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Works of Charles and Mary Lamb. VI-VII. Letters
Charles Lamb to Samuel Taylor Coleridge, 5 December 1796

Contents vol. VI
Letters: 1796
Letters: 1797
Letters: 1798
Letters: 1799
Letters: 1800
Letters: 1801
Letters: 1802
Letters: 1803
Letters: 1804
Letters: 1805
Letters: 1806
Letters: 1807
Letters: 1808
Letters: 1809
Letters: 1810
Letters: 1811
Letters: 1812
Letters: 1814
Letters: 1815
Letters: 1816
Letters: 1817
Letters: 1818
Letters: 1819
Letters: 1820
Letters: 1821
Contents vol. VII
Letters: 1821
Letters: 1822
Letters: 1823
Letters: 1824
Letters: 1825
Letters: 1826
Letters: 1827
Letters: 1828
Letters: 1829
Letters: 1830
Letters: 1831
Letters: 1832
Letters: 1833
Letters: 1834
Appendix I
Appendix II
Appendix III
List of Letters
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Produced by CATH
[Dated at end: Dec. 5, 1796.]
To a young Lady going out to India
HARD is the heart, that does not melt with Ruth
When care sits cloudy on the brow of Youth,
When bitter griefs the female bosom swell
And Beauty meditates a fond farewell
To her loved native land, and early home,
In search of peace thro’ “stranger climes to roam.”1
The Muse, with glance prophetic, sees her stand,
Forsaken, silent Lady, on the strand
Of farthest India, sickening at the war
Of waves slow-beating, dull upon the shore
Stretching, at gloomy intervals, her eye
O’er the wide waters vainly to espy
The long-expected bark, in which to find
Some tidings of a world she has left behind.
In that sad hour shall start the gushing tear
For scenes her childhood loved, now doubly dear,
In that sad hour shall frantic memory awake
Pangs of remorse for slighted England’s sake,
And for the sake of many a tender tye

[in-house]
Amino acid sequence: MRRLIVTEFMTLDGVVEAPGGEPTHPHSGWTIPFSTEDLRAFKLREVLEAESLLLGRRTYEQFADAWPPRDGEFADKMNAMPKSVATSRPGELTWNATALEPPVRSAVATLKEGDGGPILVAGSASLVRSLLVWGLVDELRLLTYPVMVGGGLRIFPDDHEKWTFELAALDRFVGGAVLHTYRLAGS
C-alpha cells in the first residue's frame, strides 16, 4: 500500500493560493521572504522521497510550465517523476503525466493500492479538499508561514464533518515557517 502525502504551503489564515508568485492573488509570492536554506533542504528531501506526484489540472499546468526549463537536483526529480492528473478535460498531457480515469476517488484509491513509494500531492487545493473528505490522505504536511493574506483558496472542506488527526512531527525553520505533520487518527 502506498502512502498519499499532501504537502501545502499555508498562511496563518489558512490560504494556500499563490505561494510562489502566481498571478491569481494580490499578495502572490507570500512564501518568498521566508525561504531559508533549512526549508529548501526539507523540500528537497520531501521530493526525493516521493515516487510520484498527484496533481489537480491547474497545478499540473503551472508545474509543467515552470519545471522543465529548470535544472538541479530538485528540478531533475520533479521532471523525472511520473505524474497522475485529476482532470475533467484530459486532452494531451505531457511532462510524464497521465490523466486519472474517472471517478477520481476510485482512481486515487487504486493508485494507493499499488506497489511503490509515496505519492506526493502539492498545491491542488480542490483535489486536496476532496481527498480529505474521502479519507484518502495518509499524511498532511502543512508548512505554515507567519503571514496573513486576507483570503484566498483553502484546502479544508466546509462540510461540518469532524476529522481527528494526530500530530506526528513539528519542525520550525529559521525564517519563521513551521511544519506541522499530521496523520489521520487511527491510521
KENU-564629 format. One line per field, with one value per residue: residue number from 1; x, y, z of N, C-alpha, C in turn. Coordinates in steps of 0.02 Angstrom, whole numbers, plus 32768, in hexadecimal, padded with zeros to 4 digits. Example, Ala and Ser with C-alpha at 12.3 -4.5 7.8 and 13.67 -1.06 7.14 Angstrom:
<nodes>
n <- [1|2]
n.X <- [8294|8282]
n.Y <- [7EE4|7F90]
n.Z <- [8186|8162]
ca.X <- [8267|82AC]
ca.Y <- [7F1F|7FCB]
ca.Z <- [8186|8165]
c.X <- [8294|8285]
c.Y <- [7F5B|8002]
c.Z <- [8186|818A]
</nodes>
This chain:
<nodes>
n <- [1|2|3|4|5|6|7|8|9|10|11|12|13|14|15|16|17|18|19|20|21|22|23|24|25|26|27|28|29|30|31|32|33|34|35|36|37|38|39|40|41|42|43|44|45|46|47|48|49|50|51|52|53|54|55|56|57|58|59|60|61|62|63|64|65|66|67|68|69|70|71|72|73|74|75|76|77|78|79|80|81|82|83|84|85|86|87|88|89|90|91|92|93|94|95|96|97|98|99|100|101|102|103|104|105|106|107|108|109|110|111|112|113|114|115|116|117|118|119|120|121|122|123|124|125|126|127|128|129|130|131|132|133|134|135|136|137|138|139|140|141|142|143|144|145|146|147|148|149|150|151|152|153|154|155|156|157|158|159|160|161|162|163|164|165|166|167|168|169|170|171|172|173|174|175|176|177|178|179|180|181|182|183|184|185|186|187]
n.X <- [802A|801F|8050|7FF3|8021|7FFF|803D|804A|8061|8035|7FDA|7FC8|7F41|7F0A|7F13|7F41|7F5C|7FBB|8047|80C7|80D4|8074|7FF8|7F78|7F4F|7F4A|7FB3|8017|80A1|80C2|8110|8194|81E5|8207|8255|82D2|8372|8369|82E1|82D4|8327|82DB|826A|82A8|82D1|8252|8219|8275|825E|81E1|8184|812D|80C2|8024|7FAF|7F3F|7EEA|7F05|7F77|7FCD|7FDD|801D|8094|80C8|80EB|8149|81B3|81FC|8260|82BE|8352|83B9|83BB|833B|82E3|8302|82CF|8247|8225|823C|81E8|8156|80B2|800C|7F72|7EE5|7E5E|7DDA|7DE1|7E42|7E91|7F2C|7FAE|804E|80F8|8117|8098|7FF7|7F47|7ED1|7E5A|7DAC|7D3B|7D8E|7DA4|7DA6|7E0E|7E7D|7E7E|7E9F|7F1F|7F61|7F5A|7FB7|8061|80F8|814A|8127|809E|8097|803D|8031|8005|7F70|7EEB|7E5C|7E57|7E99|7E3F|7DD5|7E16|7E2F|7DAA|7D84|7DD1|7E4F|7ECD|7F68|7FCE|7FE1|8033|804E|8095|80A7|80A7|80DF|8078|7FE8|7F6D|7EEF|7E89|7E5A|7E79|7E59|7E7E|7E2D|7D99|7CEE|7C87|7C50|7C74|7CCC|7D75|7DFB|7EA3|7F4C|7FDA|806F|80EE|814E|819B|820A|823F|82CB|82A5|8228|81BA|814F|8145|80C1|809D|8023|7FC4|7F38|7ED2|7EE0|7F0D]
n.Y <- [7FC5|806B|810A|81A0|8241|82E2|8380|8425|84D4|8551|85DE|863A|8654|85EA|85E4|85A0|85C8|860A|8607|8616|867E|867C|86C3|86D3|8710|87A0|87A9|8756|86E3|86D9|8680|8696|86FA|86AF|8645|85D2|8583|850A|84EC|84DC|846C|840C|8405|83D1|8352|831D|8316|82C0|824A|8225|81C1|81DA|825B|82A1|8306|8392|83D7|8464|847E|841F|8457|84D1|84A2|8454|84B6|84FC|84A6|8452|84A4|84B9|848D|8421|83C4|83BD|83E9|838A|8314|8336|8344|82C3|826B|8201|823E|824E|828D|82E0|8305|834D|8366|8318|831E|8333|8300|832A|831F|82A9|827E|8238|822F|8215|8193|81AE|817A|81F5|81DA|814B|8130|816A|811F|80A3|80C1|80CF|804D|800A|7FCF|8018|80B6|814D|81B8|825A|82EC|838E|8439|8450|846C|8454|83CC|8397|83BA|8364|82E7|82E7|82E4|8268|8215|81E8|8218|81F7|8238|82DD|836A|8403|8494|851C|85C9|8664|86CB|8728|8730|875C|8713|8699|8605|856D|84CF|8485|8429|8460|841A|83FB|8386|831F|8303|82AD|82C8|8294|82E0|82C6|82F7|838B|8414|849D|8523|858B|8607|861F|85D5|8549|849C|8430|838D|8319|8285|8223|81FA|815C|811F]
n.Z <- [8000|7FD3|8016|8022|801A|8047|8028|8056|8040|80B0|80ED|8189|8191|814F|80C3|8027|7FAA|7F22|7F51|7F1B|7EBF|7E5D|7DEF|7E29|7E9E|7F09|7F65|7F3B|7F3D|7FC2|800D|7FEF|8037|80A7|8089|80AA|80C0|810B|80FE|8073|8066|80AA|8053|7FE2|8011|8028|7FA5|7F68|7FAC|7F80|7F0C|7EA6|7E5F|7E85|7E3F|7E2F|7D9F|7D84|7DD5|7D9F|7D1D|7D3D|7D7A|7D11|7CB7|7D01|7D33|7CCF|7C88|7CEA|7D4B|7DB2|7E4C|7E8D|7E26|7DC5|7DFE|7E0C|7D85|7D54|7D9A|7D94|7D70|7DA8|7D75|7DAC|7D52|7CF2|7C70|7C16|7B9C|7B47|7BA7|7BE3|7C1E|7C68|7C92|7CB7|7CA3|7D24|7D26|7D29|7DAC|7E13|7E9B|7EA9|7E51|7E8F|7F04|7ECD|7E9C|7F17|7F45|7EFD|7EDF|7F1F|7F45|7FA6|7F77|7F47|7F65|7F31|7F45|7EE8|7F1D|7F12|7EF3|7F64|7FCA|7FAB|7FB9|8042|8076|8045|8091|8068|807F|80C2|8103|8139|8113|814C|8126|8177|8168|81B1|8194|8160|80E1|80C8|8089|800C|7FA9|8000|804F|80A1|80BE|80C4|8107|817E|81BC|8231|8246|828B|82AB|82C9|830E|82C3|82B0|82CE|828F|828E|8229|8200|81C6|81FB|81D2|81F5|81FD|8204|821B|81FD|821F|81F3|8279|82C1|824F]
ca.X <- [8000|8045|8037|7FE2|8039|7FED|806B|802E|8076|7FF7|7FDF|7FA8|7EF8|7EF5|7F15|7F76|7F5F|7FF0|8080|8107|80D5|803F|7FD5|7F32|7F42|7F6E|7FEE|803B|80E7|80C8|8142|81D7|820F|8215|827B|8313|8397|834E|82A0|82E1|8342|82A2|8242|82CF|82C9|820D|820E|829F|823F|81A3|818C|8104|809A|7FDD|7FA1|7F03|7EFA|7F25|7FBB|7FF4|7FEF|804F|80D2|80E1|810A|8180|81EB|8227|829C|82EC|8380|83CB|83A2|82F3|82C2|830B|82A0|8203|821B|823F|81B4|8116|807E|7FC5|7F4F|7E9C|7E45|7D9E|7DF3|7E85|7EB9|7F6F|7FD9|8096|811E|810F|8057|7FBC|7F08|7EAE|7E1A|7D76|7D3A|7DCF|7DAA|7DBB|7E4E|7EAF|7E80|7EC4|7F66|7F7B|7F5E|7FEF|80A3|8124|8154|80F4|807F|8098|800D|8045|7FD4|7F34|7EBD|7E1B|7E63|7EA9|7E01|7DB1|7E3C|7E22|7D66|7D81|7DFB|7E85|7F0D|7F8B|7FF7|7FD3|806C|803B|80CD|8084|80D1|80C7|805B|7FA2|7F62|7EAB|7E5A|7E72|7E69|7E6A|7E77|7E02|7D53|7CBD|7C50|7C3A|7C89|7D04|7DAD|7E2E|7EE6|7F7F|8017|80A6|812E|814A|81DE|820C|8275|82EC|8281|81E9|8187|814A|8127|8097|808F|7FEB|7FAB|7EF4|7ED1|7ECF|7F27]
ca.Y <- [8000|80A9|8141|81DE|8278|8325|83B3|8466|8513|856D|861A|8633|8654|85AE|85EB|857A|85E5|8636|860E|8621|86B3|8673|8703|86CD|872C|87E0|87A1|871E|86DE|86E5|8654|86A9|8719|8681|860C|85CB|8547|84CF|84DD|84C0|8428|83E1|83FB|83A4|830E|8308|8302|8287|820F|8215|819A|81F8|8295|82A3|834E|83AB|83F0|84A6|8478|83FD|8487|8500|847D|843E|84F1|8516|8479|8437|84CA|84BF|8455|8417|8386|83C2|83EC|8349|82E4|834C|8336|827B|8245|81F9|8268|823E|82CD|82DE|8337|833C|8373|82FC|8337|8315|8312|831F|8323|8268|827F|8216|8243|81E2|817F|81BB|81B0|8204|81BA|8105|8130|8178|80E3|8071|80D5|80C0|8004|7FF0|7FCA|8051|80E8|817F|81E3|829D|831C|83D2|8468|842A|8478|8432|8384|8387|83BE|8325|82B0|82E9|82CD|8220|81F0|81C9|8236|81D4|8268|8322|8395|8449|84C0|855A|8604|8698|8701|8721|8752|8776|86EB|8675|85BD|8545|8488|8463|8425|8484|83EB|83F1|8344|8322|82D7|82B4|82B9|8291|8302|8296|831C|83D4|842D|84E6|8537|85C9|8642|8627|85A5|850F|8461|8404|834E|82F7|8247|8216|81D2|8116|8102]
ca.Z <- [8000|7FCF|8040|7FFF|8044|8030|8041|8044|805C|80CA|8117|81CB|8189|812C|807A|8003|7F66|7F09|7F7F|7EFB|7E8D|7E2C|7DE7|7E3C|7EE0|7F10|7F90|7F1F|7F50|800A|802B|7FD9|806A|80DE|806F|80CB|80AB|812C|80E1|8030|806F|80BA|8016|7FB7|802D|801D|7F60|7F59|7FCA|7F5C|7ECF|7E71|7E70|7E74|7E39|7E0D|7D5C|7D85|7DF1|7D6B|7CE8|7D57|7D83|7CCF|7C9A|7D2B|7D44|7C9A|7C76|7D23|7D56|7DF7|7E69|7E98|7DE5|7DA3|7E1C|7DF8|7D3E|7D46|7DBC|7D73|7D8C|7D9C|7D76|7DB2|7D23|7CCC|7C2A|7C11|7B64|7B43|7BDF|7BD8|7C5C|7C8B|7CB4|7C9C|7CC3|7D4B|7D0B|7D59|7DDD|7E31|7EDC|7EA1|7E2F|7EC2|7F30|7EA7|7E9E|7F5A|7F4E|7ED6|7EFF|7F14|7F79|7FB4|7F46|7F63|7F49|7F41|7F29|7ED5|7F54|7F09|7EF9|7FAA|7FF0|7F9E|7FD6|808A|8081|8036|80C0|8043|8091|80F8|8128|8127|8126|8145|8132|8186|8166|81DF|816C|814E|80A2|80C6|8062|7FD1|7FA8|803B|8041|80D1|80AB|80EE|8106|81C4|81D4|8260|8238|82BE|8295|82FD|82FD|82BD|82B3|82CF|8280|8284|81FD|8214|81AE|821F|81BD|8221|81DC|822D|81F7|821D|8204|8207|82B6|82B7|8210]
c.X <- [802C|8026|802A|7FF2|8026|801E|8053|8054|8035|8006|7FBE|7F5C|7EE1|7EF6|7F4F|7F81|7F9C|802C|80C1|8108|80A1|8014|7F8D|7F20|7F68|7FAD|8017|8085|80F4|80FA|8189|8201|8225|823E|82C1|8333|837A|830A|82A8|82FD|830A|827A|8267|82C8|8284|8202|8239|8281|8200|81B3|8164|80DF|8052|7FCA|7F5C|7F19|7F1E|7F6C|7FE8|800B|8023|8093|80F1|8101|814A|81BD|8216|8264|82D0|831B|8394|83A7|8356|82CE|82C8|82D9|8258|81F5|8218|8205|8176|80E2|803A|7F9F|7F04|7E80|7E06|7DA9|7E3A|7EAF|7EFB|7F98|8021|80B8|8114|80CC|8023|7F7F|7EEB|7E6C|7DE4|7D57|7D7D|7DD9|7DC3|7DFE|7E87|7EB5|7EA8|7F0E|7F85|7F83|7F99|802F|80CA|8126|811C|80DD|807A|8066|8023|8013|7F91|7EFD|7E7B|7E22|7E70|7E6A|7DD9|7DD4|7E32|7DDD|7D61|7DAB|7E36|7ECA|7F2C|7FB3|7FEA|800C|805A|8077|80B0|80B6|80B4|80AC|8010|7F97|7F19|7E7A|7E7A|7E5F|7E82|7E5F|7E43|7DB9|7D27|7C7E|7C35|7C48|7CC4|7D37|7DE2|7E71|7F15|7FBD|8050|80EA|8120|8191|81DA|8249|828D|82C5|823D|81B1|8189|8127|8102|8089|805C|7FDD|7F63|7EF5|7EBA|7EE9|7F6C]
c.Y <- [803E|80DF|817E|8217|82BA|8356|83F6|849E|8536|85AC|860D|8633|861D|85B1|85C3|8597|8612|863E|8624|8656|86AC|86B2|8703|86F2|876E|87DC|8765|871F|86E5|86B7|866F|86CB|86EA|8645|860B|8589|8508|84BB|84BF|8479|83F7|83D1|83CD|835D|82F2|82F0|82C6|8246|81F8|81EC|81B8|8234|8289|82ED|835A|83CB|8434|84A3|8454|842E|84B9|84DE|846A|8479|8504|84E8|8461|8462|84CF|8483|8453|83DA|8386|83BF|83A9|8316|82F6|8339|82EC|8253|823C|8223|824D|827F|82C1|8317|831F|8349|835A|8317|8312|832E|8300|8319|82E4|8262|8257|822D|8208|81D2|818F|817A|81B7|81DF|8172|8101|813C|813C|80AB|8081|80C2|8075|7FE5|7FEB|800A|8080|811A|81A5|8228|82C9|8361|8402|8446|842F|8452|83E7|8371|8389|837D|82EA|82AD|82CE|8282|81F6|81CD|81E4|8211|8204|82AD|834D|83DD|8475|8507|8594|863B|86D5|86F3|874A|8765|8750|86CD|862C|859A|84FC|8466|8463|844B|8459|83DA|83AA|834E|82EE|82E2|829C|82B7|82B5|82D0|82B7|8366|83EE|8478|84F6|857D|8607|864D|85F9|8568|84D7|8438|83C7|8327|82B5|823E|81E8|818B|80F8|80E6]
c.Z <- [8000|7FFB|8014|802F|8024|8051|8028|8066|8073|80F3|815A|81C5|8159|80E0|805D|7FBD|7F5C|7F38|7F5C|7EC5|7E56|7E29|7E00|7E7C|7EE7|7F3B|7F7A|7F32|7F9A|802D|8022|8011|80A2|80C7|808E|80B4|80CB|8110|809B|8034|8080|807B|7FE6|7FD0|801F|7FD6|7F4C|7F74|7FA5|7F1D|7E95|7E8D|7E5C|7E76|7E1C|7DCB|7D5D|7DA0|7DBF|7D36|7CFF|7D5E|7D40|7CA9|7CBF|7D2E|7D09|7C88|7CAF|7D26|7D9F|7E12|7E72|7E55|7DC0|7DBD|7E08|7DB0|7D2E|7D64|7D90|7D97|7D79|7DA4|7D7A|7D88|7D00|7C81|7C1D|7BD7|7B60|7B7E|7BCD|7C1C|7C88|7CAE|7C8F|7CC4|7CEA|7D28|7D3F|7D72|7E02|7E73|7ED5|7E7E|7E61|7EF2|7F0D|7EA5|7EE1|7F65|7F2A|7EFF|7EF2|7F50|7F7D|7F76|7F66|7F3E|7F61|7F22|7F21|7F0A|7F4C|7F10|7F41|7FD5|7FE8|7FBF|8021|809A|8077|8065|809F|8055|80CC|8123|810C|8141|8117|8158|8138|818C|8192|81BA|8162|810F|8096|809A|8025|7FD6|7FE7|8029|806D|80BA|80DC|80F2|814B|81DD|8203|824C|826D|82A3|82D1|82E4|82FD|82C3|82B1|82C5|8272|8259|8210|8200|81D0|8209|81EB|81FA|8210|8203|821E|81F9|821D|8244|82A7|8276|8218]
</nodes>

Of Love or Friendship pass’d too lightly by.
Unwept, unpitied, midst an alien race,
And the cold looks of many a stranger face,
How will her poor heart bleed, and chide the day,
That from her country took her far away.

[Lamb has struck his pen through the foregoing poem.]

1 Bowles. [“The African,” line 27.]


Coleridge, the above has some few decent [lines in] it, and in the paucity of my portion of your volume may as well be inserted; I would also wish to retain the following if only to perpetuate the memory of so exquisite a pleasure as I have often received at the performance of the tragedy of Douglas, when Mrs. Siddons has been the Lady Randolph. Both pieces may be inserted between the sonnets and the sketches—in which latter, the last leaf but one of them, I beg you to alter the words “pain and want” to “pain and grief,” this last being a more familiar and ear-satisfying combination. Do it I beg of you. To understand the following, if you are not acquainted with the play, you should know that on the death of Douglas his mother threw herself down a rock; and that at that time Scotland was busy in repelling the Danes.

See the Tragedy of that name
When her son, her Douglas died,
To the steep rock’s fearful side
Fast the frantic mother hied.
O’er her blooming warrior dead